Rilispedia.com – KaiKuTek and other notable homegrown startups led by Taiwan Tech Arena (TTA) had showcased their innovative solutions and sought for global cooperation at CES 2020.
Mike Wang, the technical director of KaiKuTek, has lived in the United States for more than 30 years. He has more than 25 years of experience in analog/RFID design. He saw the potential of the application of the 60GHz mmWave WiGig (Wireless Gigabit, 802.11ad) in gesture recognition and went forward to establish KaiKuTek in January 2017. After raising US$10 million in seed round and Series-A funding, KaiKuTek has successfully developed the world’s first 60GHz gesture recognition SoC that combines mmWave, a deep learning algorithm and AI accelerator. It is expected that mass production will begin by the end of the year.
Taiwan ranks highly in mathematical proficiency, and with the heavy promotion of AI by the government and the industry over the years, the country has cultivated many AI talents. It is because of this that Mike Wang decided to return to Taiwan and set up a company. However, he believes that most of the AI applications in Taiwan are currently limited to a few areas like finance and shopping. Realistically, maximum synergy can only be achieved when AI is combined with hardware. At present, there is an enormous startup manufacturing industry chain in Taiwan. KaiKuTek’s AI accelerator can meet the needs of specific applications of AI and core technology development in this industry and other markets.
“We have fused three major technologies, each having a high threshold, into one to create the 60GHz gesture recognition total solution.” Mike Wang said: “The first is mmWave technology that includes radar signal processing, IC and antenna design. The second is deep learning and an AI algorithm. The third is AI.”
This powerful integration skill spawned the world’s first fully integrated embedded system that combines the 60GHz mmWave radar and dedicated AI accelerator. KaiKuTek has demonstrated its patent planning and mapping ability, including the special mmWave IC circuit design know-how that improves efficiency and reduces power consumption, as well as the special AI/deep learning algorithm that improves accuracy and reduces IC implementation, power consumption and complexity. In addition to providing a complete 60GHz hand/finger gesture recognition/tracking SoC and relevant algorithms, KaiKuTek will also develop other mmWave/deep learning technologies for different markets and applications. Moreover, KaiKuTek will also dive into sensor fusion in the future.
KaiKuTek has selected 60 GHz because it is a free and unlicensed band. Its maximum bandwidth can reach 10Gb/s (current maximum available bandwidth) in the future. Many other standards, including 802.11ad/WiGig and 802.11ay, are all on this band. More importantly, its radial distance resolution is 1.5 cm. This distance is especially important for gesture recognition applications because finger movement is very subtle. In addition, mmWave signal attenuation in the air occurs rapidly, so 60GHz is ideal for line-of-sight and short-range applications (fewer than 10 m). With a directional antenna, it can provide better privacy protection and reduce interference.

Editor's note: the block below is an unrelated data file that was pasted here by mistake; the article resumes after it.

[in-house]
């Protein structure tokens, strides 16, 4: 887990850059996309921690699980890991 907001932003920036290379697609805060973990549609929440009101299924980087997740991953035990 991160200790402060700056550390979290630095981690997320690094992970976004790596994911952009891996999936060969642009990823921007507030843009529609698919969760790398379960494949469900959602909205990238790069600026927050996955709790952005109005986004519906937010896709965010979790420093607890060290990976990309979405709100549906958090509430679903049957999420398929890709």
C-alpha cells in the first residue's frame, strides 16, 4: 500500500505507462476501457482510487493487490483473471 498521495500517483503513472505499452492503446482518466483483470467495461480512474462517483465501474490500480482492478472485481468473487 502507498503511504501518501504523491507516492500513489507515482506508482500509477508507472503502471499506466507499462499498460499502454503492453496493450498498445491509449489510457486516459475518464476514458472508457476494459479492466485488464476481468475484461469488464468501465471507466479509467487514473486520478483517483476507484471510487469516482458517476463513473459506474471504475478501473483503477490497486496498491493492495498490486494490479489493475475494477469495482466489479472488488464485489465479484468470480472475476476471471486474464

Mike Wang emphasized that the product adopts sensor-side computing, which has low-latency, provides immediate benefits including very economical. Specifically, applying a deep learning algorithm to sensor-side SoC eliminates bandwidth issues commonly found in cloud computing. Also, compared to being run on software processors, a deep learning algorithm can provide lower latency and power consumption when combined with the dedicated AI processor on the SoC.
At present, gesture recognition/tracking has a wide range of applications. These include mobile phones (provides more diverse control experience), IoT wearable devices (smart watch, headset, smart bracelet), games (motion detection, game control), smart home/appliances (TV, lighting controls), in-vehicle controls (audiovisual controls, call answering), and security (keyless entry, alarm system). KaiKuTek has three main targets: smartphones/wearable devices, games and AIoT. However, startups are limited by the economy, costs and resources, KaiKuTek will prioritize the first two targets.
“We founded the company and developed the mmWave radar 3D gesture recognition/control project because we did not want to be a ‘me too’ trend-follower. We increased our value and advantage through innovative integration methods. Also, by combining hardware and services, we can provide customers with customized value-added services,” said Mike Wang. At present, KaiKuTek provides different business models such as built-in module supply and personalized gesture and gesture app development platform tailored to mobile devices/wearable devices, consumers and developers. Personalized gestures allows the user to add gestures and upload them to the cloud via the paid app. After training is completed on the cloud server, the gestures will be updated to the device. Lastly, KaiKuTek will establish a profit-sharing system with service providers to build a sustainable, profitable business model.